Consumer demand for natural foods and ingredients does not necessarily mean that manufacturers are using more naturally-sourced ‘added flavours’, according to Steve Osborn of the Aurora Ceres Partnership and Jamie Rice of RTS Foodtrending.
In fact, data from Foodtrending shows that the market sector with the largest share is herbs, spices and seasonings – a sector that has witnessed much growth on the back of the shift away from synthetics.
According to Rice, estimates of the trend for natural flavours may underestimate actual growth in the sector because they fail to account for a split between manufacturers shifting to a naturally sourced high intensity flavour or top notes and those that move to using more traditional herbs and seasonings as a natural flavour solution.
“High impact flavours are still used, and still growing, but that growth is perhaps disguising that many companies are moving to extracts, marinates and herbs and seasonings,” said Rice.
Osborn added that the trends not only shows that consumers and the industry want natural food, but that they also want something that is traditional and is close to ‘home cooked’.
A natural shift
Globally, the market for all flavouring sectors was worth €14.9 billion ($16.9bn USD) in 2013, and is predicted to grow to €17.2bn ($19.5bn) by 2018, according to Foodtrending data. In Western Europe, the total flavours market stands currently at €3.6bn, and is predicted to grow by around 11% in the next five years.
While the market share for synthetic flavours and top notes has shrunk in recent years - going from nearly 29% market share in 2008 to a 25% share in 2013 - natural solutions to help flavour foods and drinks have been growing and taking market share, said Rice.
Indeed, he told FoodNavigator that when looking purely at top notes and industrial flavouring compounds, synthetic ingredients still outsell natural ingredients; though there has already been a strong tipping of the scales, and the balance is expected to have shifted towards naturals by 2018.
“Of course, what that doesn’t factor in is the use of natural seasonings and herbs as a flavouring material … Even though there is a visible shift to natural top notes, what we see is an even bigger shift towards using seasonings, flavouring materials and extracts."
Category specific split
Rice and Osborn agreed that while the industry as a whole is moving away from synthetic ingredients, the route they take towards ‘natural’ differs greatly depending on product category.
Indeed, there is a clear split in the product categories that use different flavour solutions, says Rice - with soft drinks and dairy-based products topping the charts for categories that use naturally sourced flavour compounds and top notes. Meanwhile the use of seasoning blends, whole herbs and spices is generally favoured by manufactuers of prepared meals, sauces and snack products.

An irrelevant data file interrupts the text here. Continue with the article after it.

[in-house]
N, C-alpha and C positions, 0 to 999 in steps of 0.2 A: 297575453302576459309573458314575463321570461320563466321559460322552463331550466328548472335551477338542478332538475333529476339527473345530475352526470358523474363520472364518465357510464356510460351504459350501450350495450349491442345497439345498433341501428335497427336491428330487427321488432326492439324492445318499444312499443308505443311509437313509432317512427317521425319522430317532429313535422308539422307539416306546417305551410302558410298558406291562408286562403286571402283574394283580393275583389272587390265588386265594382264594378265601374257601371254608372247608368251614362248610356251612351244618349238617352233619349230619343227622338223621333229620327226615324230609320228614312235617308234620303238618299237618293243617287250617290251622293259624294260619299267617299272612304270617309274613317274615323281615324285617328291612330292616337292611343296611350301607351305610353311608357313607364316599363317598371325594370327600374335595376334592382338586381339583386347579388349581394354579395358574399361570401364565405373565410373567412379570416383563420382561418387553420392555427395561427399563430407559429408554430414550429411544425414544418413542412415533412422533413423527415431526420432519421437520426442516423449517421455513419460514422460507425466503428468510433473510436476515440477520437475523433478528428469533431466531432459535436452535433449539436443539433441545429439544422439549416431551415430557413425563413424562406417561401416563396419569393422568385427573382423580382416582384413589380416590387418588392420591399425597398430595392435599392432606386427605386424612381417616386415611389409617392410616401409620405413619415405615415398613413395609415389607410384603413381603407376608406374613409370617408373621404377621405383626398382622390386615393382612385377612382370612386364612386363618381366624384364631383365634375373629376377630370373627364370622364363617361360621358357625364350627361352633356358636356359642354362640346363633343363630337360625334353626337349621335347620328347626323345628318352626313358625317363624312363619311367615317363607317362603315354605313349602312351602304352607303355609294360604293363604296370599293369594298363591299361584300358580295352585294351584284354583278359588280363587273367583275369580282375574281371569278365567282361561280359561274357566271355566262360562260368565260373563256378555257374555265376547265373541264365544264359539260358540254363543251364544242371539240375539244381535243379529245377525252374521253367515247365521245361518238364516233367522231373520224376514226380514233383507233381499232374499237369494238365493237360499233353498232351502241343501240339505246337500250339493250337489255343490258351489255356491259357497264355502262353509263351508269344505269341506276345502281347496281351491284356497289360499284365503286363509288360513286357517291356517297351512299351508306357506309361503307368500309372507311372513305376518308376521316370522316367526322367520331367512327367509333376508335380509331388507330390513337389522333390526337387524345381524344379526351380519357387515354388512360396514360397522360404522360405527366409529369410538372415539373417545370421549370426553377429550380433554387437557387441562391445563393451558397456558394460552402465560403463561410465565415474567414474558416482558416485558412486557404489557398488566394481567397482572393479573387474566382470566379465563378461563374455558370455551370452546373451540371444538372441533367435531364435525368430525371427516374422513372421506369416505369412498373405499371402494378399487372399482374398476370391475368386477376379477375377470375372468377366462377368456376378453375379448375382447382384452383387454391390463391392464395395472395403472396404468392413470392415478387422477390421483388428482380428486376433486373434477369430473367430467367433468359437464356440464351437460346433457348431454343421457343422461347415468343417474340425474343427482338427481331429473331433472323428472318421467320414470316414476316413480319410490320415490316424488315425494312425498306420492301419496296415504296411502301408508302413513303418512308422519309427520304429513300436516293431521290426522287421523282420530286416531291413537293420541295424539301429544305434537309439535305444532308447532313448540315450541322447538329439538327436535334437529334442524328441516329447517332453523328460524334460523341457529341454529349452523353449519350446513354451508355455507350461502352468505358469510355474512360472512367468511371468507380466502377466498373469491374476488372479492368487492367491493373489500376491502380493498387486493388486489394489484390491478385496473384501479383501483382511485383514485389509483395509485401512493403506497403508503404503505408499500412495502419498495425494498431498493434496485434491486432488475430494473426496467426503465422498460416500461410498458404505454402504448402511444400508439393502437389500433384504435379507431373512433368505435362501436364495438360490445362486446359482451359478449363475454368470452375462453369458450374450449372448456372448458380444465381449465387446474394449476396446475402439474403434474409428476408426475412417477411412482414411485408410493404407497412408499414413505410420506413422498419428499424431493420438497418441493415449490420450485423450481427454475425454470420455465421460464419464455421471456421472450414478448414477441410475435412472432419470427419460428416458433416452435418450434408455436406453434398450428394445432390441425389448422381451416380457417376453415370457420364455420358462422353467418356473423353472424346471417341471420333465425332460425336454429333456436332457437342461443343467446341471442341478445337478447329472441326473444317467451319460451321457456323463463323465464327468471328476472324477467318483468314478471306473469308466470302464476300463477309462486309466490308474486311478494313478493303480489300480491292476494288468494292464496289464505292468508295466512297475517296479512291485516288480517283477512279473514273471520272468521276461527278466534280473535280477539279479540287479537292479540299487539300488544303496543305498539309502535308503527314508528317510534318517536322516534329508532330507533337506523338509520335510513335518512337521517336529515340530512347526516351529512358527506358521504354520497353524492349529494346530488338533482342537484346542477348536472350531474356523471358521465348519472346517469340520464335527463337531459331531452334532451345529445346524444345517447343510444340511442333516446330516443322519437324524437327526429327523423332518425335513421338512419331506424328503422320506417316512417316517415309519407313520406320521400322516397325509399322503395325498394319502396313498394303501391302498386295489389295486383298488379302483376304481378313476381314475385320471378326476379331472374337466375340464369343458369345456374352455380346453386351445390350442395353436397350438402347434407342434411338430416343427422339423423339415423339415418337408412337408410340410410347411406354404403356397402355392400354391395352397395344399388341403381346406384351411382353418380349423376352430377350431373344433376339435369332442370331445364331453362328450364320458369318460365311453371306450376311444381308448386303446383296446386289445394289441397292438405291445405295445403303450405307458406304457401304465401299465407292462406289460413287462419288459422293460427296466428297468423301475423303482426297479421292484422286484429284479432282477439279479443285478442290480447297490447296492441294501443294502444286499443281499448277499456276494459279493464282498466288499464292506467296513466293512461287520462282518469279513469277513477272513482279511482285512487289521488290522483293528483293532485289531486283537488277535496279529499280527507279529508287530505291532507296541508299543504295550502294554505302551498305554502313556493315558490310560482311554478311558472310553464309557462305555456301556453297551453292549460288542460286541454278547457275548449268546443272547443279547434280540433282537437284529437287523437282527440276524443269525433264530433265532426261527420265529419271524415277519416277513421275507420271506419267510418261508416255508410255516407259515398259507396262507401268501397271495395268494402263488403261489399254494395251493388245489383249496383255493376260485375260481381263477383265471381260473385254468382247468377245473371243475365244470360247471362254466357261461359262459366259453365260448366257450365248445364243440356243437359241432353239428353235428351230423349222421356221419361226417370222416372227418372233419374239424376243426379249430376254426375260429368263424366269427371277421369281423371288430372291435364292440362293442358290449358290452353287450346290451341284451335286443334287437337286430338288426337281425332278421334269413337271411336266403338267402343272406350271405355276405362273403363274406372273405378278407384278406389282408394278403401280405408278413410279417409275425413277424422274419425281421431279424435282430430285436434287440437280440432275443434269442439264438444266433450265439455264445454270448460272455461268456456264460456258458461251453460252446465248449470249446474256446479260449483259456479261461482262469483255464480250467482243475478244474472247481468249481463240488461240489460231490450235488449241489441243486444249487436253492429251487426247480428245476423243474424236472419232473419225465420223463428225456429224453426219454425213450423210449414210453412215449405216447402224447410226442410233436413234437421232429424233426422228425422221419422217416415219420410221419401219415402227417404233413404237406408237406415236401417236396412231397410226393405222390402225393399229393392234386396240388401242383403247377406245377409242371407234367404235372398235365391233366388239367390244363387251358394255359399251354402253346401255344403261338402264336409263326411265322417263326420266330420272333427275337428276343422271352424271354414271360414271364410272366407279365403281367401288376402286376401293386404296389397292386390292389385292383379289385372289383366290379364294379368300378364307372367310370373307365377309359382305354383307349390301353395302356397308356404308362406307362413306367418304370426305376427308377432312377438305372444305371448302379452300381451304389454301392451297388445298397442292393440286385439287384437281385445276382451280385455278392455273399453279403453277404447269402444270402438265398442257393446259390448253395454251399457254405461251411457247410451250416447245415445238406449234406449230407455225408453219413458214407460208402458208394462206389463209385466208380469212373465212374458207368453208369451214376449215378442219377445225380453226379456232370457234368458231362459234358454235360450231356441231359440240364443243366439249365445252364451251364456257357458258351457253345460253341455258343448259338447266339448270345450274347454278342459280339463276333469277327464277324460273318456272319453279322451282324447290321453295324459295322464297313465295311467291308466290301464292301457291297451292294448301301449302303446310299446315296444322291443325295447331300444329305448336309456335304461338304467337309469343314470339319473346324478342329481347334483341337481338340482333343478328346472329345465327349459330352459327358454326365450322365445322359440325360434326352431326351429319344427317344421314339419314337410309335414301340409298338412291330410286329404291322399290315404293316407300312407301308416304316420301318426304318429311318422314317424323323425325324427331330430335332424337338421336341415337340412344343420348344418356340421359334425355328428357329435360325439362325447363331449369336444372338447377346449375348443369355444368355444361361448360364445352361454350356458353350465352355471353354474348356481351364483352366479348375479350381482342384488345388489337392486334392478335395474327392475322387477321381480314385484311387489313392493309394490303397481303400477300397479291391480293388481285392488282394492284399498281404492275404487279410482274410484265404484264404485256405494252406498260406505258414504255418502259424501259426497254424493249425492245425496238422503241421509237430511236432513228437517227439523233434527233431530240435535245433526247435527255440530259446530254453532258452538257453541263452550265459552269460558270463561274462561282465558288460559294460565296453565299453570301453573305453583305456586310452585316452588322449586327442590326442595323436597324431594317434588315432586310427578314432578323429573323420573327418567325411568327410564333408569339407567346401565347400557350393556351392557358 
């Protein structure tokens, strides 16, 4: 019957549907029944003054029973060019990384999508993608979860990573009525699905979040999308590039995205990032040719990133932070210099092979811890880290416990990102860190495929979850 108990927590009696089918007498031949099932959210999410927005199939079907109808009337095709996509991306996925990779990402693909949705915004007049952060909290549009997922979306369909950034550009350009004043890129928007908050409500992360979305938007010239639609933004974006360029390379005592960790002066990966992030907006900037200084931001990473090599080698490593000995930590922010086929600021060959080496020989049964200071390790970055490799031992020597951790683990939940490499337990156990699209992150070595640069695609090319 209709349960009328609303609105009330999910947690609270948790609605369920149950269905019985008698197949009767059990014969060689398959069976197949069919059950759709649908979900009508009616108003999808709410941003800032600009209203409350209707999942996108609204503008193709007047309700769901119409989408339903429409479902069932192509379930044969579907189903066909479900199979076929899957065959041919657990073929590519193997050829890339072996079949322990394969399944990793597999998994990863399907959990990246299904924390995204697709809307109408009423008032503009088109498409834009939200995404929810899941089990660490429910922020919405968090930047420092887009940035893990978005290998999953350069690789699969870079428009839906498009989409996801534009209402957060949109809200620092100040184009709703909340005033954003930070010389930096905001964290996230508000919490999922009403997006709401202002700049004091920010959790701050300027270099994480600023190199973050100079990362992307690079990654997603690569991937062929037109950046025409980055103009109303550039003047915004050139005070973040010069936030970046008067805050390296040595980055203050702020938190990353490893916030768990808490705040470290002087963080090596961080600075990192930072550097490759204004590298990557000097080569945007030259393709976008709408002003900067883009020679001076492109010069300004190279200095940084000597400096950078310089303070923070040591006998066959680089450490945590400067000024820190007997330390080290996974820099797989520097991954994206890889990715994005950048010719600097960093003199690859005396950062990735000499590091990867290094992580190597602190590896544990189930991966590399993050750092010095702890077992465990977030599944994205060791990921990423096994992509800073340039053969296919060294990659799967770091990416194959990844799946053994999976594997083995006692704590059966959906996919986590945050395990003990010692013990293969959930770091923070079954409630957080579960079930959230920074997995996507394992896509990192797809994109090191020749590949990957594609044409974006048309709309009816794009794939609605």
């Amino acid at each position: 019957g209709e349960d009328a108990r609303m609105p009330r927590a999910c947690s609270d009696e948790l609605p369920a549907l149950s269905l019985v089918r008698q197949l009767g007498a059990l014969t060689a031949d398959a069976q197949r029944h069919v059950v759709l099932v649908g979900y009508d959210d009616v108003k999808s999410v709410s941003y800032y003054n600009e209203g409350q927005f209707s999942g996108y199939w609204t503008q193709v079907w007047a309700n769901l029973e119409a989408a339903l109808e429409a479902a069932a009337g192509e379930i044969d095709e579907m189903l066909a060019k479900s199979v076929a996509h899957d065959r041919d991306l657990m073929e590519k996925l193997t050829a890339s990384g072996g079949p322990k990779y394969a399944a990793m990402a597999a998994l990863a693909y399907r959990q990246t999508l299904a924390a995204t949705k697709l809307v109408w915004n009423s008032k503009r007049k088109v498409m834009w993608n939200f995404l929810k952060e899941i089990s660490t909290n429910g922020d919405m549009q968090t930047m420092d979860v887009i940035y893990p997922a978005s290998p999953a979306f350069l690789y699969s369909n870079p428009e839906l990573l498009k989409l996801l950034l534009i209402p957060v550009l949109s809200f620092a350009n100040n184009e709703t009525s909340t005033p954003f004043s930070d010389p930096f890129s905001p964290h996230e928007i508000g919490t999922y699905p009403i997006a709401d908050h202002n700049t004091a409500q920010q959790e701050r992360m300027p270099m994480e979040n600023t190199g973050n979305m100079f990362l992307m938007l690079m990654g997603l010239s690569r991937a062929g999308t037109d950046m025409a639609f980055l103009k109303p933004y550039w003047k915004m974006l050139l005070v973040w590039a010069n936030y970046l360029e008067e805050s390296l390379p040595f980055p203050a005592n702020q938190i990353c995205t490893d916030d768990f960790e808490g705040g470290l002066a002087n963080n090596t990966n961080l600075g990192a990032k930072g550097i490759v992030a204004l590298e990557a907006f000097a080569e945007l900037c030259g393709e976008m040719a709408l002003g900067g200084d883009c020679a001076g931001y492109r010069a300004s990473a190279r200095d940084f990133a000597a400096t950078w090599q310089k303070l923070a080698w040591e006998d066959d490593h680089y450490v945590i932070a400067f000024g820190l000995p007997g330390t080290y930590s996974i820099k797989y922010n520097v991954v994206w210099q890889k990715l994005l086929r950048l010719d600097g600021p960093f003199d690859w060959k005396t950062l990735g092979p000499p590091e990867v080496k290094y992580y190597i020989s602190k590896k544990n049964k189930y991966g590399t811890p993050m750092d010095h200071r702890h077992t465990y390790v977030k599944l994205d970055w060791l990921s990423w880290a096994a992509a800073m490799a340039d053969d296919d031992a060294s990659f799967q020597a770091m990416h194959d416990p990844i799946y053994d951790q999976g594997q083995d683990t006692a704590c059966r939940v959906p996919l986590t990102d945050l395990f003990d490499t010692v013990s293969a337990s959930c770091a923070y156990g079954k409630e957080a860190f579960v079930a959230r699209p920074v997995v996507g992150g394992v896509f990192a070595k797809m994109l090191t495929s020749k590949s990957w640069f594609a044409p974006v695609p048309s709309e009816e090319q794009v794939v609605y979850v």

“In things like soups, dressings, and pizzas, we are seeing an increased demand for herbs and seasonings which are not in the traditional class of high intensity flavour ingredients,” he said.
Osborn suggested that such a shift comes as a result of manufactures trying to return to a ‘home cooked’ feel for their products. He noted that in the past synthetic flavour compounds have been seen as ‘an easy way to boost the taste of foods’, but that the recent trend away from them has seen manufacturers re-think their strategy.
“There’s obviously going to be an expectation of what goes in a product, so if you have a savoury meal then there is an added value to the fact that it has these seasonings that give it a home cooked feel, and also fits in with the natural message,” he suggested – adding that for other categories such as dairy or carbonated soft drinks, there is a greater demand for products that ‘pack a punch’ with flavours, and that this may mean that top notes and higher intensity flavours are a more popular choice.
“It also comes down to issues like solubility and dispersion too,” said Osborn. “If you want a drink that is clear, then obviously you have to have your flavour components in a form that have good solubility and work for the matrix.”
A new frontier?
Trends data is also starting to show a shift towards ingredients like herbs, botanicals and seasonings in areas where traditionally a top note flavour would have been used, said Rice.
“We are seeing seasonings and herbs being used in alcoholic drinks, confectionery and even ice cream, so there is a definite shift to using these kinds of ingredients to flavour products.”
Indeed, he noted that carbonated soft drinks and cakes and pastries have seen strong yearly growth in their use of seasonings and herbs for flavouring – something that Osborn believes taps in to the trend for manufacturers to bridge categories.
He suggested that the trend for manufacturers to use cross-category innovation -like ‘snackifying drinks’ and ‘drinkifying snacks’ - may have resulted in them experimenting with different seasoning blends in different products.
“I think that is starting to become more mainstream too,” he suggested. “People are starting to recognise the health potential of certain herbs and botanicals and there are some interesting flavour combinations and trends being drawn out of that.”